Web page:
The other royal couple: Here's how Markle and Middleton are re-writing the rules of being a royal

Kate Middleton and Meghan Markle haven't had the most typical of relationships, Erin Lindsay explores a thoroughly modern match 

Being married to a member of the royal family means entering into an entirely different way of life, one where your relationship, your behaviour and your past are constantly scrutinised. The public can be a cruel judge of character and it's tough to win them over when you're marrying one of their most beloved public figures.

Luckily for Middleton and Markle, they've fitted into the family quite nicely already. Both women are already loved by the public for a number of reasons. They embody the 'Cinderella story' that has been an enduring collective fantasy; the idea that a normal girl with no aristocratic connections could become a princess one day. More importantly, both Middleton and Markle are reinventing what it means to be a modern royal spouse; they don't wait in the background to be spoken to or shy away from advocating for the causes they value. They realise their influence as women in positions of power and are making sure to live up to their titles, and this was no more evident than in their first public appearance together.

Prince William, Kate Middleton, Prince Harry and Meghan Markle all attended the Royal Foundation Forum in London, which is an occasion to mark the charitable efforts of the younger members of the royal family and discuss their progress. The forum was established by the two Princes to distinguish their work from the rest of the royal Family and works with charities such as United for Wildlife, the Invictus Games, Heads Together, the Cyberbullying Taskforce, the Endeavour Fund, and Full Effect. Markle has been a long time advocate for women's rights and equality, and used her time on stage at the Forum to highlight her excitement at the recent #MeToo and #TimesUp campaigns.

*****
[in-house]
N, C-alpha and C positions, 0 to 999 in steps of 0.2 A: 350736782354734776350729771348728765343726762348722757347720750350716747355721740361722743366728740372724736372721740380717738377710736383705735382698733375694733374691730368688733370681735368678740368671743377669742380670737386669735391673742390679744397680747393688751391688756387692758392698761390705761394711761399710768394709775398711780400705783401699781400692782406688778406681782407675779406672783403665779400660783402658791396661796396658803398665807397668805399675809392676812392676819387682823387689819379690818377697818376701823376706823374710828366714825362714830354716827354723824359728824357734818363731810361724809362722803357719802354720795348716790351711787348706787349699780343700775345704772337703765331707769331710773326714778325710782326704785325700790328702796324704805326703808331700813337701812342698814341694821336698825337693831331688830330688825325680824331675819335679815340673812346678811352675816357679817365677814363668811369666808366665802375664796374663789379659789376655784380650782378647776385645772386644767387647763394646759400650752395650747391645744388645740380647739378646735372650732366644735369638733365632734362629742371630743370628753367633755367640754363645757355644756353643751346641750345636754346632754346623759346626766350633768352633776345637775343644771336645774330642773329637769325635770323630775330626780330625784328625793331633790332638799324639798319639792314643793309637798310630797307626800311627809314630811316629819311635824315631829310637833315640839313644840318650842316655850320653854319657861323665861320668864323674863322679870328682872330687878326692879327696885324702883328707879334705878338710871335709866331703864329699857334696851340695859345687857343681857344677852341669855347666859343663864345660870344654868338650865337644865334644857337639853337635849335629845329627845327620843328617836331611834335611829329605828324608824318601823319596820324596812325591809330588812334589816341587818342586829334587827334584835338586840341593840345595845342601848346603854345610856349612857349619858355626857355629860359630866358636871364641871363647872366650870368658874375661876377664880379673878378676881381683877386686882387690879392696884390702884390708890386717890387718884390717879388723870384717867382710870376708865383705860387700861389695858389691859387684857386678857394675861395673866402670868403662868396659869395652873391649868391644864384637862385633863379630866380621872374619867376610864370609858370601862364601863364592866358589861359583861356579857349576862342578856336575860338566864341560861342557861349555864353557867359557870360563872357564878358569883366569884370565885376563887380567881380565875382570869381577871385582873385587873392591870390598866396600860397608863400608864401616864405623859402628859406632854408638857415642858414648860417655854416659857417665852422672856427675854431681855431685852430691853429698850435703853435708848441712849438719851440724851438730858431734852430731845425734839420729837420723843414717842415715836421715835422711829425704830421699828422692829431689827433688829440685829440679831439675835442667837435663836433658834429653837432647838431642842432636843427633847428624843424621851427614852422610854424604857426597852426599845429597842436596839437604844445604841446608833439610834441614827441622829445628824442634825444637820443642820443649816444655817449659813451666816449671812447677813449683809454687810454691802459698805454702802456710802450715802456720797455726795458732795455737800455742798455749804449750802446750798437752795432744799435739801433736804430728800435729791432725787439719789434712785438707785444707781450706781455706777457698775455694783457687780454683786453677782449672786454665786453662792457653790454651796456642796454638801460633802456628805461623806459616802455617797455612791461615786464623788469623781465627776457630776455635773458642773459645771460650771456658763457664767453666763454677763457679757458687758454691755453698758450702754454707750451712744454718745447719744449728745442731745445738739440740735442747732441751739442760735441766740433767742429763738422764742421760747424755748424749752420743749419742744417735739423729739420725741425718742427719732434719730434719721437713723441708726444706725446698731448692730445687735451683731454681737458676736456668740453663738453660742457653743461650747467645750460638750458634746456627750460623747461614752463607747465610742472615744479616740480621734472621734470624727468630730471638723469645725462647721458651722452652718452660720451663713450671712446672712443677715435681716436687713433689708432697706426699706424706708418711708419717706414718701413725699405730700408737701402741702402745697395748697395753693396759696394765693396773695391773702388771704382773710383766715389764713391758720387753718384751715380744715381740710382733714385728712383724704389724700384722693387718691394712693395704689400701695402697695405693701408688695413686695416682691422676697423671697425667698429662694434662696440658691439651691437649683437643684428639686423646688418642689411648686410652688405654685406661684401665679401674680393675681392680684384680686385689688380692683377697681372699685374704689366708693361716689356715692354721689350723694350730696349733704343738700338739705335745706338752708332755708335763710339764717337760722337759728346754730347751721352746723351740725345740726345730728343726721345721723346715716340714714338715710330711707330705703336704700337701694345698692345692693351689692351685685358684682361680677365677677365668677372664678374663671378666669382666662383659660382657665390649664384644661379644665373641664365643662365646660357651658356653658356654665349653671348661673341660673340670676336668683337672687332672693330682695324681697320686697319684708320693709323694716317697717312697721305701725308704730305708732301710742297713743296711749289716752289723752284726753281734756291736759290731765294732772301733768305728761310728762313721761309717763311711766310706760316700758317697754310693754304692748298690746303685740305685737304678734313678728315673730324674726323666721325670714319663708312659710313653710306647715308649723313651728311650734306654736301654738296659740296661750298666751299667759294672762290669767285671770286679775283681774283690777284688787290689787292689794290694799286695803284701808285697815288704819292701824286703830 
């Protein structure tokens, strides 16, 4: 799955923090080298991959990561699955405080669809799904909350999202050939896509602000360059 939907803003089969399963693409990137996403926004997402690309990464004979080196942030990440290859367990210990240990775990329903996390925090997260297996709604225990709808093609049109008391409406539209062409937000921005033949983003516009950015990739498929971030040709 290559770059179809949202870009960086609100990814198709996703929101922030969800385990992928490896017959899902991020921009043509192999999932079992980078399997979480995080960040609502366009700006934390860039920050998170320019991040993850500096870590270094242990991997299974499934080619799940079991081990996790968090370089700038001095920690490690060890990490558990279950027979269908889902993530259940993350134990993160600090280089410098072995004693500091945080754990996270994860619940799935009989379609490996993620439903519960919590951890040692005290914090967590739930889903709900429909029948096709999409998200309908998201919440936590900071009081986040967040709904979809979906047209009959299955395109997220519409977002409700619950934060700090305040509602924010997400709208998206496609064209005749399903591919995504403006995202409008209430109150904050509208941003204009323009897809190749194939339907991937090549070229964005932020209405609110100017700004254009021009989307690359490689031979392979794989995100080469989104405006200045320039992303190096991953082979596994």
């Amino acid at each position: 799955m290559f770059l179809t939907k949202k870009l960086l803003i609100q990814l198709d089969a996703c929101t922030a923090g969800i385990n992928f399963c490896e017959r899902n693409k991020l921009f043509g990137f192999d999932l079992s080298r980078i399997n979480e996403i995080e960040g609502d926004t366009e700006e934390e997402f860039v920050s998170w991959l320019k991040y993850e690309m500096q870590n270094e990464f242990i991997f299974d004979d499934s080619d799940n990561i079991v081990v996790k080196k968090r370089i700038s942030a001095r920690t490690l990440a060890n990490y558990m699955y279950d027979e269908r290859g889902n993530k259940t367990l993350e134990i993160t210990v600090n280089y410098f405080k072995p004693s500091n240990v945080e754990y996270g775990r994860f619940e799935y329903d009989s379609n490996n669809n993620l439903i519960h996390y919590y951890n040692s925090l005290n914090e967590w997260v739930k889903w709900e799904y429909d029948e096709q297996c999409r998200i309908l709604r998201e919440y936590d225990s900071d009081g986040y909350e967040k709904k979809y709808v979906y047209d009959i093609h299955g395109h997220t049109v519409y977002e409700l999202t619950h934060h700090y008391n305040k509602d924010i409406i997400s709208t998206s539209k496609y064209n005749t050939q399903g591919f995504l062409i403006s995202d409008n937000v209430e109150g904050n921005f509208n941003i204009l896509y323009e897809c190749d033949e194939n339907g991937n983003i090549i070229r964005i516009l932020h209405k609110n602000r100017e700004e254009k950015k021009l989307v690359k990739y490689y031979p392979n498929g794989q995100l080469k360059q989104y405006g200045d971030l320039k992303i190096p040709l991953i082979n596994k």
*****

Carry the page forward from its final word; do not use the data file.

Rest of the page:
"Right now with so many campaigns, like #MeToo and Time’s Up, there is no better time to really continue to shine a light on women feeling empowered and people really helping to support them, men included in that," she said. With recent controversy surrounding Kate Middleton's decision not to wear black to the BAFTA Awards this month as a symbol of solidarity with Time's Up, it was nice to see an establishment of support for the movement by the royal couples. Middleton herself has worked with charities since she married Prince William in 2011, many of which have been children's charities.

It's easy to see why the public are so drawn to Meghan Markle and Kate Middleton - they possess an easy confidence, they publicly show affection and love to their partners – unusual for royal couples – and they are outspoken and active in their advocacy work. The royal family have historically been all about keeping up appearances, but these women are bringing something fresh to their roles.

Image: Getty 

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